Friday, May 28, 2010

Radical Feminist Chandra Talpade Mohanty: Third World Women and the Politics of Feminism

[photograph of Chandra Talpade Mohanty is from here]

[image of book cover is from here]

This book is almost twenty years old. And nothing has gotten better, collectively, for women of color around the world. And so much has gotten worse.

Daily, it seems, I encounter white resistance to decentering white experience when it comes to being responsible and responsive to radical feminists of color who do and do not live in "the West". Daily, it seems, I encounter men's resistance to decentering adult male experience when it comes to being accountable and active in allegiance and alliance with radical feminists of color anywhere in the world. And for the women of color I know, it never "seems" to be daily: it is daily.

I do not see too much difference between this white resistance to and male dominance over women of color. Both political groups make life so much harder for the people who are the world's majority. My view is shaped by what women of color tell me directly not by what my white male privileged eyes are positioned, structurally in the world, to see. For my perspective, my view, if left to my white brothers to define and describe, would mean that the voices of women of color do not exist at all. My white brothers tell me it is white men's suffering that always matters most, and that no other suffering ought to be compared to it. Because, you see, white men, and to varying degrees, most whites and most men, are understood by white men to be more human than all women of color.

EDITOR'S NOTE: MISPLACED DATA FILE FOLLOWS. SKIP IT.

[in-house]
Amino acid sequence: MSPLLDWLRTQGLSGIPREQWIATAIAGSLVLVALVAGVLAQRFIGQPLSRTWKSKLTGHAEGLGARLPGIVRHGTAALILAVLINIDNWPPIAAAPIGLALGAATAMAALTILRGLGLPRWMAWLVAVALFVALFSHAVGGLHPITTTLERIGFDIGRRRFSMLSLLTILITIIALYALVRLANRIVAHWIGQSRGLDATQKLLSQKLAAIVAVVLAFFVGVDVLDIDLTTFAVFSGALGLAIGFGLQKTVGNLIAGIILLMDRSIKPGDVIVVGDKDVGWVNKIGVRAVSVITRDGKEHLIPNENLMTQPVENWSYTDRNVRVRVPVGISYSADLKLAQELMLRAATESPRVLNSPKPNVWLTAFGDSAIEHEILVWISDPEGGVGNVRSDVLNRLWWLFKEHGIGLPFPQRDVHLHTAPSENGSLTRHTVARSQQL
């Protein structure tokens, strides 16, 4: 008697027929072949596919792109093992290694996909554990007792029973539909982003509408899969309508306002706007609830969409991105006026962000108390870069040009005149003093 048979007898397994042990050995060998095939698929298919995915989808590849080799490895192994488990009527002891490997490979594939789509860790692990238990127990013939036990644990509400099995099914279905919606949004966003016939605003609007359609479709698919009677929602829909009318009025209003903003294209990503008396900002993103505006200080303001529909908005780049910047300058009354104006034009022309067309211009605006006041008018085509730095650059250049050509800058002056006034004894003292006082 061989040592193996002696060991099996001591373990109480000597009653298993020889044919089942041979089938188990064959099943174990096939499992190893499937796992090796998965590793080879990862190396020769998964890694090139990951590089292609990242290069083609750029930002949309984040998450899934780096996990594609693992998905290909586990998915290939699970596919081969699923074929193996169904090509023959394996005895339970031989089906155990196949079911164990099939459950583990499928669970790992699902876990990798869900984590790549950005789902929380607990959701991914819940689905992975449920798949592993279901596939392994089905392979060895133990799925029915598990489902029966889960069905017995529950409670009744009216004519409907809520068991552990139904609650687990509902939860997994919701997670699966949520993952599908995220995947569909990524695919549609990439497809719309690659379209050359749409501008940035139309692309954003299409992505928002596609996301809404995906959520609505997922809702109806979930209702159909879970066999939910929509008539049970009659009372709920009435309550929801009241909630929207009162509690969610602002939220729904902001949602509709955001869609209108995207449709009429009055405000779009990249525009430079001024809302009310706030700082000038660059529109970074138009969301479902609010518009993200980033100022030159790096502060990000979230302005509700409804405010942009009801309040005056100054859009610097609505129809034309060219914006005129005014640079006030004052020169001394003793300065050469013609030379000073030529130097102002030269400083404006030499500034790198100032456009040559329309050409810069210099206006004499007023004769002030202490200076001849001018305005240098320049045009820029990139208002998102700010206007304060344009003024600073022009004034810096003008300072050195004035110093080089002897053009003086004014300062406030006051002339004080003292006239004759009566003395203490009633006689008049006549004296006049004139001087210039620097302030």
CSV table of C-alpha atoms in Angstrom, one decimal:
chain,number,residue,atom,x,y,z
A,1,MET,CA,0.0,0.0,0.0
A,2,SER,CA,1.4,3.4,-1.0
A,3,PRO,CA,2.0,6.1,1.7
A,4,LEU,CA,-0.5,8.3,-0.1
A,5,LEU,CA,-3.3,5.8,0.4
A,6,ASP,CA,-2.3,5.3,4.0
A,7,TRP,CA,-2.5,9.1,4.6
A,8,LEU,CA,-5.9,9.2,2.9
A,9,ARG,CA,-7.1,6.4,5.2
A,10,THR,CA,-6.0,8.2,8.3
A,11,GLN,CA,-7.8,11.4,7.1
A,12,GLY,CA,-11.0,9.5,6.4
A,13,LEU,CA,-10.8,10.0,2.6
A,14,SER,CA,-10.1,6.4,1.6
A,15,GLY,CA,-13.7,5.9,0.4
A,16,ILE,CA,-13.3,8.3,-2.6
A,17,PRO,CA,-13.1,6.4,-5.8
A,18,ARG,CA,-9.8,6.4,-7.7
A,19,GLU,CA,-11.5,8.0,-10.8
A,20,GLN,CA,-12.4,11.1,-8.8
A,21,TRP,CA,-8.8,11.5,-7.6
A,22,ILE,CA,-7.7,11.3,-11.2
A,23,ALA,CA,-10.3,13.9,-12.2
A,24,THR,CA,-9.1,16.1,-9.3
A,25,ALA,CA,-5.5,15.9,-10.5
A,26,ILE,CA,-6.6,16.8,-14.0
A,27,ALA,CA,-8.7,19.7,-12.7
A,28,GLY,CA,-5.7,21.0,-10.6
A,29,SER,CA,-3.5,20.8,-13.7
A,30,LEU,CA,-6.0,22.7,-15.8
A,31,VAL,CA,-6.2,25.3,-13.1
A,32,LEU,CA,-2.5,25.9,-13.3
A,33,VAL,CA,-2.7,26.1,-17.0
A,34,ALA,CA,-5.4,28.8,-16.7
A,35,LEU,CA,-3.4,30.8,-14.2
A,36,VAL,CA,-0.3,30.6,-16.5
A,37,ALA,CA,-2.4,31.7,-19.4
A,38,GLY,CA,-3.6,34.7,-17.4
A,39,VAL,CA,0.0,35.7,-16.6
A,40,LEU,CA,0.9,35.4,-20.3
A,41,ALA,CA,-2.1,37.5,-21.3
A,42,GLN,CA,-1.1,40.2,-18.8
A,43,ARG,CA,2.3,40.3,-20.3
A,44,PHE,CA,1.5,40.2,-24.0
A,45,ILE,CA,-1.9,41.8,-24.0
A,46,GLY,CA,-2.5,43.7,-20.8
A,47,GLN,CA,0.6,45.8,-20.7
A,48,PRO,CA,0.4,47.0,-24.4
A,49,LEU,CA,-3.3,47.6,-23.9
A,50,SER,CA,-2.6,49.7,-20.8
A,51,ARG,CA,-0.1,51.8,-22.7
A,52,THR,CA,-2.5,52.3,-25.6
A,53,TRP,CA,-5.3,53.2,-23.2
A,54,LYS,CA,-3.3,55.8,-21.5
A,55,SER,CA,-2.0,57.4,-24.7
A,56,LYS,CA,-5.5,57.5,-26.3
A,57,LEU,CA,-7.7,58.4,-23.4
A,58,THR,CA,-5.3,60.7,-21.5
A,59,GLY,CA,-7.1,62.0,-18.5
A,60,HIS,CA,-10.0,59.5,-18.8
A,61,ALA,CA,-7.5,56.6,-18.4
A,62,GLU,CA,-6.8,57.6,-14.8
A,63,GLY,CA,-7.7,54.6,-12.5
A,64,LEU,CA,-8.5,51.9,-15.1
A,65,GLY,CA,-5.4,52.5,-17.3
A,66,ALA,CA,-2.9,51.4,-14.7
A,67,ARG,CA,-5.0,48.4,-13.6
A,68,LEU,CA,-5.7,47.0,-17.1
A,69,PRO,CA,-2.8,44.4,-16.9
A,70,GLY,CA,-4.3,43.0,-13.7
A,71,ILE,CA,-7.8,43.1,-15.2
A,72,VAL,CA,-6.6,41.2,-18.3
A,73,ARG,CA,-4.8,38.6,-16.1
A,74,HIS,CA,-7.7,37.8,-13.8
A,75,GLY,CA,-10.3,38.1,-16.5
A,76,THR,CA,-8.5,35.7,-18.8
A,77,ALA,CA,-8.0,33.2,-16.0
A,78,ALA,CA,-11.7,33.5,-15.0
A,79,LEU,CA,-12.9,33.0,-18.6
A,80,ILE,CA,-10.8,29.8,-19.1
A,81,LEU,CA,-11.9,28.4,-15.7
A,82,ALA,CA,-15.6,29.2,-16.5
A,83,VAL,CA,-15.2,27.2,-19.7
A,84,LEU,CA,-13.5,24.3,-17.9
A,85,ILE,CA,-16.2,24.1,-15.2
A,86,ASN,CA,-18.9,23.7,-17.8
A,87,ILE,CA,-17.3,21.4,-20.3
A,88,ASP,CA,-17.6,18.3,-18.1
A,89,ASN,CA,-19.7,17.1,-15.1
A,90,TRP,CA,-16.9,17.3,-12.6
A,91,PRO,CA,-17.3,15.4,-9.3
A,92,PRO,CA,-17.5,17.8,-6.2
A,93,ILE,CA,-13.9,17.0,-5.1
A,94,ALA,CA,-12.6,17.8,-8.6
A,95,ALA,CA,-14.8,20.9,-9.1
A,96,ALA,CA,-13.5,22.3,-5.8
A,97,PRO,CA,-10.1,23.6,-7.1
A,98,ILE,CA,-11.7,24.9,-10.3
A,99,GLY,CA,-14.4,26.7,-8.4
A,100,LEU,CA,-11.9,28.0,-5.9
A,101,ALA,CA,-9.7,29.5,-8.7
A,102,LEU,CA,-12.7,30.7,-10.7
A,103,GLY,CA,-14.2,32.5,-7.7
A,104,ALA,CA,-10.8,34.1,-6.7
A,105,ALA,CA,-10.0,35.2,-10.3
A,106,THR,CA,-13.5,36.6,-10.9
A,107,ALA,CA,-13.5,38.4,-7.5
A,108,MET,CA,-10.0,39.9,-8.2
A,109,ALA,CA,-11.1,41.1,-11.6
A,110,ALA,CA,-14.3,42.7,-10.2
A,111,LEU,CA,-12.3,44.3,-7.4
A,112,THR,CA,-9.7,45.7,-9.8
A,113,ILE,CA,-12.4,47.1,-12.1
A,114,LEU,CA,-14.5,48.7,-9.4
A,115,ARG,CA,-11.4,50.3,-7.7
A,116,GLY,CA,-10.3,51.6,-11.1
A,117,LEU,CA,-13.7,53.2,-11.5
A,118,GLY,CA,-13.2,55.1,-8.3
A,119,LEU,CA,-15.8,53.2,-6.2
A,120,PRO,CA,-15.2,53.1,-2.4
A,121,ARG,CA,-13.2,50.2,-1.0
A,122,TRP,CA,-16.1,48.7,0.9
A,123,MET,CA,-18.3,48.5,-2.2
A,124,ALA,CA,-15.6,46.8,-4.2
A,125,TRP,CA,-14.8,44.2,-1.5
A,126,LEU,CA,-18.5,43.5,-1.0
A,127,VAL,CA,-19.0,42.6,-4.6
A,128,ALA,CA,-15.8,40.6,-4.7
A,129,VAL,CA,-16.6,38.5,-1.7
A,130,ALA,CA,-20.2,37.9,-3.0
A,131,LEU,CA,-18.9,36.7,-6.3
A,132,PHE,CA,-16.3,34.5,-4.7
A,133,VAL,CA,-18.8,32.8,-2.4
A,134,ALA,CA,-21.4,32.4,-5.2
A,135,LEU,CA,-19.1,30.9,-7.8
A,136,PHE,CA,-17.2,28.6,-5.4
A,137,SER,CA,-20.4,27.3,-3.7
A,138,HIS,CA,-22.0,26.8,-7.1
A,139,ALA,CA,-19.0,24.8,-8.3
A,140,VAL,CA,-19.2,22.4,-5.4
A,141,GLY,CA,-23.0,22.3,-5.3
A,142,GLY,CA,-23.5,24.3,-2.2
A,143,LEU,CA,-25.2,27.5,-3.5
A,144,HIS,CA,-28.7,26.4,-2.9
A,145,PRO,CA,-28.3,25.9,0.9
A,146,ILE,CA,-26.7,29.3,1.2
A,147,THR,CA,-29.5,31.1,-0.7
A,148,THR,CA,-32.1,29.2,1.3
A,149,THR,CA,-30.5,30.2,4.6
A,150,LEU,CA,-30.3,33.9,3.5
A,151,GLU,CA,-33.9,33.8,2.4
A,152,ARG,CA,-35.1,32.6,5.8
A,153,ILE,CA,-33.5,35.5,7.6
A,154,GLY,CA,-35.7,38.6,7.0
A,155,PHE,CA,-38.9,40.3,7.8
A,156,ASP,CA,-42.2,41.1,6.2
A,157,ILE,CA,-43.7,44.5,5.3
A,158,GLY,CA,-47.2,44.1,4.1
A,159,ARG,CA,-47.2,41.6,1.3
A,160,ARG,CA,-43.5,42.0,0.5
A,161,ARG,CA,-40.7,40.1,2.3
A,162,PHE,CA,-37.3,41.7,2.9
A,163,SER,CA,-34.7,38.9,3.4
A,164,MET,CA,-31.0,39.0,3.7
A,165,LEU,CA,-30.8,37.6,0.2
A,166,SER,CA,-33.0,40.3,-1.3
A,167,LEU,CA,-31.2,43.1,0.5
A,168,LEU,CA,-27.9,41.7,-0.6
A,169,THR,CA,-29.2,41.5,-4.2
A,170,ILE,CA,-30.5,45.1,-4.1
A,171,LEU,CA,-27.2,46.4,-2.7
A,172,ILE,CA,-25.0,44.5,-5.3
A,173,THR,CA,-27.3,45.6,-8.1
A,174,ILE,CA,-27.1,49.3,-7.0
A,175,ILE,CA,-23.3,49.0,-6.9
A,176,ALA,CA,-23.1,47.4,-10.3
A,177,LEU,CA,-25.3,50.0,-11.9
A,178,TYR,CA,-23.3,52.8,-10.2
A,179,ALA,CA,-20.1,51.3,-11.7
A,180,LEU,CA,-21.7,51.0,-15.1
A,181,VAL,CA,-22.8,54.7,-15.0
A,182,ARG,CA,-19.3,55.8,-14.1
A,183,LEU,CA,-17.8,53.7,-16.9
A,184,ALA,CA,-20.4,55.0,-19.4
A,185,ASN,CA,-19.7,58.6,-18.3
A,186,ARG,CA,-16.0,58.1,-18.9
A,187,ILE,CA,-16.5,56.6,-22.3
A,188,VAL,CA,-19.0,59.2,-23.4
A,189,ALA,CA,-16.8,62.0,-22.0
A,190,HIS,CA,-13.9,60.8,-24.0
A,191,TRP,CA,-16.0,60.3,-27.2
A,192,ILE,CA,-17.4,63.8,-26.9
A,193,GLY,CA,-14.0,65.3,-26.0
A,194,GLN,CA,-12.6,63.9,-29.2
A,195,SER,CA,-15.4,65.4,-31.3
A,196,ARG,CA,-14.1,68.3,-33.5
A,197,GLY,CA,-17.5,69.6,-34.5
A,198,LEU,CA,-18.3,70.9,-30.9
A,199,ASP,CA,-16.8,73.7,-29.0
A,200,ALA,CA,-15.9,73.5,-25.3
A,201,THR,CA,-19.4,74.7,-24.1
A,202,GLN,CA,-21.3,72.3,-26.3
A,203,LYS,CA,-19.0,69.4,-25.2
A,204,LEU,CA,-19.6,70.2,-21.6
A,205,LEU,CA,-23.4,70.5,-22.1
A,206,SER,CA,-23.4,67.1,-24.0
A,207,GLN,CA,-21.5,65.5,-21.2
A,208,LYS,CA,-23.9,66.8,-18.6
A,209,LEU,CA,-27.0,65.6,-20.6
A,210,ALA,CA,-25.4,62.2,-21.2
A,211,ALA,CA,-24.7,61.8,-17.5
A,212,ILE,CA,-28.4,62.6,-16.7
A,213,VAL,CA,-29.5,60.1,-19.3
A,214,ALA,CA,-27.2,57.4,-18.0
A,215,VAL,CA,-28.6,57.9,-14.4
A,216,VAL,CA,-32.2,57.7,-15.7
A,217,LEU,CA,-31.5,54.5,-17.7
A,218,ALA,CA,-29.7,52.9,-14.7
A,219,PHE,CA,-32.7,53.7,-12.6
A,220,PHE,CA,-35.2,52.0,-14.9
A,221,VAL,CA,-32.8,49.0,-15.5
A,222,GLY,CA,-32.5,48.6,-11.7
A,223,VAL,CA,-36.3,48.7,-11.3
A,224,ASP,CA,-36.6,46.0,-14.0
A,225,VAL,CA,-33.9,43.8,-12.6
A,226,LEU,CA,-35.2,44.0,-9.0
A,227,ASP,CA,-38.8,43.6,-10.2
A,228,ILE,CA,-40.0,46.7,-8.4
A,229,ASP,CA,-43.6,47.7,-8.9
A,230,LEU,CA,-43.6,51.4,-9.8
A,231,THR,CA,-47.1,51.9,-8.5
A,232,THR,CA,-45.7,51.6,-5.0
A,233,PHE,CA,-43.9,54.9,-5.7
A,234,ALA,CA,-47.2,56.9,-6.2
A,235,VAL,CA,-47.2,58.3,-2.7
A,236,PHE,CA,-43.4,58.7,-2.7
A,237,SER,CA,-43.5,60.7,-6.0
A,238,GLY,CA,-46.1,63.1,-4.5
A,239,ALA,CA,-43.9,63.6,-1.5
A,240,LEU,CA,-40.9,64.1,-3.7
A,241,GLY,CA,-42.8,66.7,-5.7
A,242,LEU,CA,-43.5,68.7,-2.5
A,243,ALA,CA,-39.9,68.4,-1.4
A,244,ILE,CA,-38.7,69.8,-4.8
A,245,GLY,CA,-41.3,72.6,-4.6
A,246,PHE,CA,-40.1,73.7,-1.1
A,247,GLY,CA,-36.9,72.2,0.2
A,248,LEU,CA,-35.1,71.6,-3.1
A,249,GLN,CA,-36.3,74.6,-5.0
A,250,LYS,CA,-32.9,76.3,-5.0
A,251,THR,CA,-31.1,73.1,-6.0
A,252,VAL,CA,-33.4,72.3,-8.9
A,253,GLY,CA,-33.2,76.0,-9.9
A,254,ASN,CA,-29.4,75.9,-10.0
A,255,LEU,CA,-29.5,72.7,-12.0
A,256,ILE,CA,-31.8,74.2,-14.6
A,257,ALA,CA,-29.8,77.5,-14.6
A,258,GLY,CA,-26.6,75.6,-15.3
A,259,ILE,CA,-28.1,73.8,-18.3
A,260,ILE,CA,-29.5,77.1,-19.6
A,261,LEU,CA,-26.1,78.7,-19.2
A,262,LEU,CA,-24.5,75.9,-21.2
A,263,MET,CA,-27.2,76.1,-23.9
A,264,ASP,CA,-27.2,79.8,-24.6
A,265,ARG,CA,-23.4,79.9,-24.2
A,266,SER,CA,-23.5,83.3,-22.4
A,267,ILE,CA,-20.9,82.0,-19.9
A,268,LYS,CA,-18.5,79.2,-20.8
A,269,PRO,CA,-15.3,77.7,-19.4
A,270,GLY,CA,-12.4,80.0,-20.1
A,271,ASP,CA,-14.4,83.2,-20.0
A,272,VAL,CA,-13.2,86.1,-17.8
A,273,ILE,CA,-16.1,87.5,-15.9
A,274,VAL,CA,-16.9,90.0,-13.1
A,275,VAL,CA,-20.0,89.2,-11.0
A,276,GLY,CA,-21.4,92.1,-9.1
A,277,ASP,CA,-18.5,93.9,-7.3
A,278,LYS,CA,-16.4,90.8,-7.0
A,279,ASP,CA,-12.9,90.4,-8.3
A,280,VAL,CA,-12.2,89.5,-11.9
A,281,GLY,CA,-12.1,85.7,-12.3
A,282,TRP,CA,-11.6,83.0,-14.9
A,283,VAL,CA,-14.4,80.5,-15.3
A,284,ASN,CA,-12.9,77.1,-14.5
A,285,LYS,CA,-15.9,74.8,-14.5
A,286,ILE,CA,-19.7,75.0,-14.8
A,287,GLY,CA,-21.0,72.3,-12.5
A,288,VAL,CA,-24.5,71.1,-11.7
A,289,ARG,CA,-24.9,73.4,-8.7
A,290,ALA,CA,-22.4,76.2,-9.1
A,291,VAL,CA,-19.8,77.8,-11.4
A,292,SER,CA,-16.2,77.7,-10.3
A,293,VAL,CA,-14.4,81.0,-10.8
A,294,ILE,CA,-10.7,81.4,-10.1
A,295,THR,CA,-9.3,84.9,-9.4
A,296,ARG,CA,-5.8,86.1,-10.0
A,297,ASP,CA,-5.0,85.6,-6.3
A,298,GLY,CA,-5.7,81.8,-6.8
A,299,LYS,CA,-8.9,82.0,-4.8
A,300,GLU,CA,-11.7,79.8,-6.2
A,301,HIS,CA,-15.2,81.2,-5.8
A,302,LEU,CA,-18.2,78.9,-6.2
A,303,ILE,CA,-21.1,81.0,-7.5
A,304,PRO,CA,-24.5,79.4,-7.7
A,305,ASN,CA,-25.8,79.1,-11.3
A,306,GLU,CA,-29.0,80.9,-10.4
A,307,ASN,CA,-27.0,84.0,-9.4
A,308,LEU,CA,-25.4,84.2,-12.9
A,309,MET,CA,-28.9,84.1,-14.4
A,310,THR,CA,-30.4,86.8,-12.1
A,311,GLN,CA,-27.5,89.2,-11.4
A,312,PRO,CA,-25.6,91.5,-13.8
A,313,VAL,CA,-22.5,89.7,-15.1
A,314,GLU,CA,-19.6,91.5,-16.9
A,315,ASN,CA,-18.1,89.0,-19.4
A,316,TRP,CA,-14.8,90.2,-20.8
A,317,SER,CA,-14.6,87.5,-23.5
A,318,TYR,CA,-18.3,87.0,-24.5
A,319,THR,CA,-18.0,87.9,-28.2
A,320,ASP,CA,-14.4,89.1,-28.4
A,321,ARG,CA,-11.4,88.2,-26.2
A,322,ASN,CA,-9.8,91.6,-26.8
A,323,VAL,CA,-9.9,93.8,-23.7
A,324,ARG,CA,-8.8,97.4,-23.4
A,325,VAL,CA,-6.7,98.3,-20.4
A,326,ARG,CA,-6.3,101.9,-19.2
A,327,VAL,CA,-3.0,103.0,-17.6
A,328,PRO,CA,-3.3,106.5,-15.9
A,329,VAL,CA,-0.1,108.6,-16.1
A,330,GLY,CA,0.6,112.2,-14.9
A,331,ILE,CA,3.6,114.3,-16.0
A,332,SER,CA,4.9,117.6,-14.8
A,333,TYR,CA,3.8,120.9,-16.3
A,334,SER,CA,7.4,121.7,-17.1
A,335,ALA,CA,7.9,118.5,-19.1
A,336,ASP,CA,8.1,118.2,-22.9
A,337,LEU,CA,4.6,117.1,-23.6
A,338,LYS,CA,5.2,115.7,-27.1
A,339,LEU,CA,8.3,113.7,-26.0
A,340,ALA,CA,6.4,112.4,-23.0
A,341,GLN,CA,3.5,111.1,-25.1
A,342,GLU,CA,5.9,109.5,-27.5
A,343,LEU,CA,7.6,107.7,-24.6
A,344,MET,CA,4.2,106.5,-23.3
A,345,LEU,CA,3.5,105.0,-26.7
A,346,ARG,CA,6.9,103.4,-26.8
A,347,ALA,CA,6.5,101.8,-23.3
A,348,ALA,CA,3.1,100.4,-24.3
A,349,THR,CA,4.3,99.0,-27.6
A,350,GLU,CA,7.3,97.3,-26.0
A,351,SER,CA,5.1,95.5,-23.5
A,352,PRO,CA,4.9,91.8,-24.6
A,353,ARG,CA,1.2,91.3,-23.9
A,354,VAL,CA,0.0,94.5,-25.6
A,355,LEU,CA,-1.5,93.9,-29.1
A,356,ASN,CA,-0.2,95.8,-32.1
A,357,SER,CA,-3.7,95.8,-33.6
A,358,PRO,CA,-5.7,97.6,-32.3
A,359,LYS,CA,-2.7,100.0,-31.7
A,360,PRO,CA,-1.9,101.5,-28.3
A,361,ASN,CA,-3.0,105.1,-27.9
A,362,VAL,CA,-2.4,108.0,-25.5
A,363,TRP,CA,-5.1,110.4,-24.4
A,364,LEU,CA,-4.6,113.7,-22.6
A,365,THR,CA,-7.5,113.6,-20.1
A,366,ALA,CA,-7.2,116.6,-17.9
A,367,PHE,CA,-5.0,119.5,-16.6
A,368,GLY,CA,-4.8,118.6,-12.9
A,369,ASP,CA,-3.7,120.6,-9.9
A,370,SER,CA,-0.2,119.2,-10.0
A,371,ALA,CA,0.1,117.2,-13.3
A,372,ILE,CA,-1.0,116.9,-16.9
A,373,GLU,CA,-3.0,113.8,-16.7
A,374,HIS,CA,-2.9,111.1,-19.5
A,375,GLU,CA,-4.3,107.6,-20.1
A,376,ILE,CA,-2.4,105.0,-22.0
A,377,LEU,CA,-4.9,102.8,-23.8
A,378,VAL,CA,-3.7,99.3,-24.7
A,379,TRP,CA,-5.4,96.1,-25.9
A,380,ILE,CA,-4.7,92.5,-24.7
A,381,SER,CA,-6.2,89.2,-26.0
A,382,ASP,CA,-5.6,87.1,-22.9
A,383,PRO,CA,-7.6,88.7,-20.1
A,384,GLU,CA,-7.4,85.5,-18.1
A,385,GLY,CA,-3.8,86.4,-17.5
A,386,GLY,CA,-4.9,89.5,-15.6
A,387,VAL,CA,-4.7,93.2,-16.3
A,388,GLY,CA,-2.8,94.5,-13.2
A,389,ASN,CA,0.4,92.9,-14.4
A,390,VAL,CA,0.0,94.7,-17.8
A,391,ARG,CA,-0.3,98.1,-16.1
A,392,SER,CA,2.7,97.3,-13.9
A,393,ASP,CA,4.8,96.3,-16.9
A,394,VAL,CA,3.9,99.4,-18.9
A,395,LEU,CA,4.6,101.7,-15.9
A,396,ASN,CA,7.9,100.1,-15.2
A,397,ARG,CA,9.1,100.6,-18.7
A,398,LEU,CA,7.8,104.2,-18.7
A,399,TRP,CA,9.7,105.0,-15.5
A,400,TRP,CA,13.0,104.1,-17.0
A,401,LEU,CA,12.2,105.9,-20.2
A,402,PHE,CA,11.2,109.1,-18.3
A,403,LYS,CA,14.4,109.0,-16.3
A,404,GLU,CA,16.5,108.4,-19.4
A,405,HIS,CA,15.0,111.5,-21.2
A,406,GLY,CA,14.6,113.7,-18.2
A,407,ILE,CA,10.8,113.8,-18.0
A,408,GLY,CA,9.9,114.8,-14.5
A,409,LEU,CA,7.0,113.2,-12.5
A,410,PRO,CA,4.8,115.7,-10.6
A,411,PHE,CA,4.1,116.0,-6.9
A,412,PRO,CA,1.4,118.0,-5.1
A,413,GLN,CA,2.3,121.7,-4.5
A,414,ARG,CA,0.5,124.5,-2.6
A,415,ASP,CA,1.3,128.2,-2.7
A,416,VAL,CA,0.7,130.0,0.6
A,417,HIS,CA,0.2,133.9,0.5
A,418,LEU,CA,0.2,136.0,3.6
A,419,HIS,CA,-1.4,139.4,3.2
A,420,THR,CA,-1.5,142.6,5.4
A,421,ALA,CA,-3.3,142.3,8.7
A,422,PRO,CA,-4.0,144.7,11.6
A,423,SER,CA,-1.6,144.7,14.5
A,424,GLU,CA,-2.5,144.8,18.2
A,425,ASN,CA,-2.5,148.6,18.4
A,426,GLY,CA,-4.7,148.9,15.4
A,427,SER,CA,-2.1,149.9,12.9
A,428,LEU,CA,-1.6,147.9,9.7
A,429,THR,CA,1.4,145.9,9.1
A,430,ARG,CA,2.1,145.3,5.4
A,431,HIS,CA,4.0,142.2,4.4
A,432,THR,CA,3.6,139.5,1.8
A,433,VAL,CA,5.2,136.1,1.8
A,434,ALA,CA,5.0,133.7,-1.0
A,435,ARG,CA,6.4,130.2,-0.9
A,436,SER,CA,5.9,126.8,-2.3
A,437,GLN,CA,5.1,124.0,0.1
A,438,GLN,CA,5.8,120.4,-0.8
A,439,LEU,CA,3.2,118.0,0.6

When I encounter this complete lack of responsibility and accountability to women of color, I want to spit in the faces of white men who refuse to give up the ridiculous idea that they are "the" definition, the superior standard, the exemplary example of what it means to be human. I have been turning away from the white men now for years, sometimes quickly and sometimes slowly. And also from the whites and the men who want me to ignore women of color--or to listen to whites and men more carefully, with more compassion for their pain, pretending their pain is qualitatively more important, more urgent, in need of more attention, than the pain of women of color across the globe.

I more carefully listen instead to what women of color have to say. I do this in the hopes that my actions here will be appropriately, humanely responsible and responsive and might also facilitate the cracking and breaking apart of some of the concrete ground of colonialism, corruption, and carnivorous misogyny that is now globalised for the pleasure and profits of white men over and against everyone and everything else. "Everything" here meaning all non-human life on Earth.

The white male Christians have got this quite wrong: the End of Western Civilisation will not release white men to heaven, but will send them directly to hell. And in that fire--molten and deep, their souls will know a kind of suffering they never conceived of while roaming or walking the Earth. To the white men who have refused to conceive of women of color as exemplary human beings by refusing to listen to what responsible, humane women say, I state this: one day you will know to the bone and beyond, what you built a world to avoid experiencing.